By Ed Staskus
Maggie Campbell grew up in Bay Village, ran around like a crazy girl on her dead-end street and through nearby back yards, went to grade school and high school in Bay Village, got her first job at the Bay Pool, and didn’t know West Park existed until she moved away from home.
At first there wasn’t anybody anywhere in West Park. The wilderness didn’t have a name. There were some Indians who came and went and millions of trees. At the turn of the 19th century, it was lots of land, a handful of homes, and a few wagon paths. The paths were rutted and often impassable. The land was named for John West, an early pioneer.
John West and his wife were from Ireland. They weren’t the founders of the new place, but they had a 600-acre farm with a 25-acre front yard and an artificial lake with rowboats on it. The land around the lake was called West Park. Over the years everybody came to call their entire locality the same thing.
The terrain is bordered to the north by Lakewood, which hums on the shoreline of Lake Erie. It is west of Brooklyn and east of Fairview Park. Everything else is south of it. It is twelve and a half square miles formed as Rockport Hamlet in 1892, incorporated as Rockport Village in 1902, and renamed the Village of West Park in 1913. In the 1920s it was its own city with its own government. It became the last independent city to be annexed by Cleveland in 1923.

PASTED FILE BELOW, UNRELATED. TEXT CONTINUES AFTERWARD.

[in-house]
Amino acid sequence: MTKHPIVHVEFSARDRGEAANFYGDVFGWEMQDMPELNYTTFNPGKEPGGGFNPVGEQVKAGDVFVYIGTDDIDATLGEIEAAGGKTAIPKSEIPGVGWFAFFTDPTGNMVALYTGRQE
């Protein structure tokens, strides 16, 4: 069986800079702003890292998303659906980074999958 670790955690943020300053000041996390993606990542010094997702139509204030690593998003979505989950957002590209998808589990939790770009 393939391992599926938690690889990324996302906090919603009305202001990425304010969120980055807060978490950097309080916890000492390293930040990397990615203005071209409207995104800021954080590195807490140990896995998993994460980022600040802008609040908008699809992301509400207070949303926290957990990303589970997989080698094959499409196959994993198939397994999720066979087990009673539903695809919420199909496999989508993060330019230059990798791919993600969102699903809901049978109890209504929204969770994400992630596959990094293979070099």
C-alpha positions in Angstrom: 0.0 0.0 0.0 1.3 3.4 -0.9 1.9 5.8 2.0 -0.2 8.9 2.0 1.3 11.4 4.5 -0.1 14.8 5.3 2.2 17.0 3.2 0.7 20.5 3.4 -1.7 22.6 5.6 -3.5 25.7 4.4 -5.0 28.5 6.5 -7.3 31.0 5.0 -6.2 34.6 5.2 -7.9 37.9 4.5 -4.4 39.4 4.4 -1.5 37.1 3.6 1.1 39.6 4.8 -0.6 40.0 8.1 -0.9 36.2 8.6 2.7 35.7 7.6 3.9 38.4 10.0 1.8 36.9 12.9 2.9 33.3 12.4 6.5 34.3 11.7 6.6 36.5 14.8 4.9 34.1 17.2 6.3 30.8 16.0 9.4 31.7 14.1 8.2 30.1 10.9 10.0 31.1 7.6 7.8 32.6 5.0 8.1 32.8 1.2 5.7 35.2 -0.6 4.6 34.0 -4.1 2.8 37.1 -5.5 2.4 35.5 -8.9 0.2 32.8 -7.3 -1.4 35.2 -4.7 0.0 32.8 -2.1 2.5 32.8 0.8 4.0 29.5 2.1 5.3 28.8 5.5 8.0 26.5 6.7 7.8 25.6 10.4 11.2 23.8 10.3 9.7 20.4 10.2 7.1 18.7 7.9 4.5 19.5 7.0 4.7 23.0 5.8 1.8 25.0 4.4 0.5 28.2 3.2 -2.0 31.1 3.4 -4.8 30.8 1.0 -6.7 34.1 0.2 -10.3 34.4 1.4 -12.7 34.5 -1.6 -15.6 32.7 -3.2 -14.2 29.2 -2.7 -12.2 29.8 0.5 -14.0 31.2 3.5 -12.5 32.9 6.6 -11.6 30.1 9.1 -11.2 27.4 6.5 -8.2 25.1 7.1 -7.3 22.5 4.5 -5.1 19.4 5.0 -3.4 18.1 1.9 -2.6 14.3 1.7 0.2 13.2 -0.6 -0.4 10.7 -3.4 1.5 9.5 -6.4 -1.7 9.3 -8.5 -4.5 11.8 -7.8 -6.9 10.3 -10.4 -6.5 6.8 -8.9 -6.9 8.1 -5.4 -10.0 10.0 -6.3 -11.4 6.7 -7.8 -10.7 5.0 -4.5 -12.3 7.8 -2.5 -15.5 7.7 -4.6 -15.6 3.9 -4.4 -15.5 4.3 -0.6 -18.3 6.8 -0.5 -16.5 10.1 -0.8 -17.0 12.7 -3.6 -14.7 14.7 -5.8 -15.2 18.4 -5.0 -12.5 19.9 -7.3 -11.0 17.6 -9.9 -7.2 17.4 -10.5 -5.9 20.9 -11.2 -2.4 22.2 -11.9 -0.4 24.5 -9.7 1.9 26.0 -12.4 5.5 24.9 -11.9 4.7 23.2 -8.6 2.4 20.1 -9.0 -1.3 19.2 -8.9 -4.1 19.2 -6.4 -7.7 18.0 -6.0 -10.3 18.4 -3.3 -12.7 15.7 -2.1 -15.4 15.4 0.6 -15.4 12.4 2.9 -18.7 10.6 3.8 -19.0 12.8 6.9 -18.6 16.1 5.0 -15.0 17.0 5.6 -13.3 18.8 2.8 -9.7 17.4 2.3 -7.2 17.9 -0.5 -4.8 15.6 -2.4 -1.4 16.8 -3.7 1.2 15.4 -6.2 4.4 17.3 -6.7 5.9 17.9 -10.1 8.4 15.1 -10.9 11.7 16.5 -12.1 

George Reitz the mayor said, “I’m no longer going to be mayor of West Park. I’m going to be a resident of Cleveland.” Cleveland was the fifth largest city in the country at the time.
After Maggie and Steve de Luca got married, they moved in with Steve’s brother Fat Freddie in Little Italy, but it got off to a bad start and went downhill. Fat Freddie had a heart of gold but a Three Stooges sense of humor that got on Maggie’s nerves. It wasn’t long before she wanted to do him in. She might have but for Fat Freddie being friends with the pastor of Holy Rosary Church and the local mobsters. Besides, he was her brother-in-law and murdering him would have looked bad at the next family picnic.
The first road in West Park was a wooden plank toll road. Horse drawn streetcars went back and forth. All the other roads were unimproved, a mess of mud every spring and buried by snow every winter. Oswald Kamm opened a grocery store at the intersection of what is now Lorain Ave. and Rocky River Dr. Most people called West Park the “lost city.” Getting to the grocery store was an ordeal. Whenever a thunderstorm broke everybody stabled their horses at the store and stayed the night.
There are four West Park neighborhoods, which are Kamm’s Corners, Riverside, Bellaire-Puritas, and Jefferson. Kamm’s Corners is Irish Catholic. There are taverns right and left of the corner. Riverside was largely unsettled until Cleveland Hopkins Airport was built there in 1925, when it became airplane country. Bellaire-Puritas is manufacturing intensive, largely due to the presence of many industrial parks. It is adjacent to highways and has access to the Norfolk-Southern and CSX rail lines. Jefferson was thinly populated for a long time but following annexation residential development moved fast forward.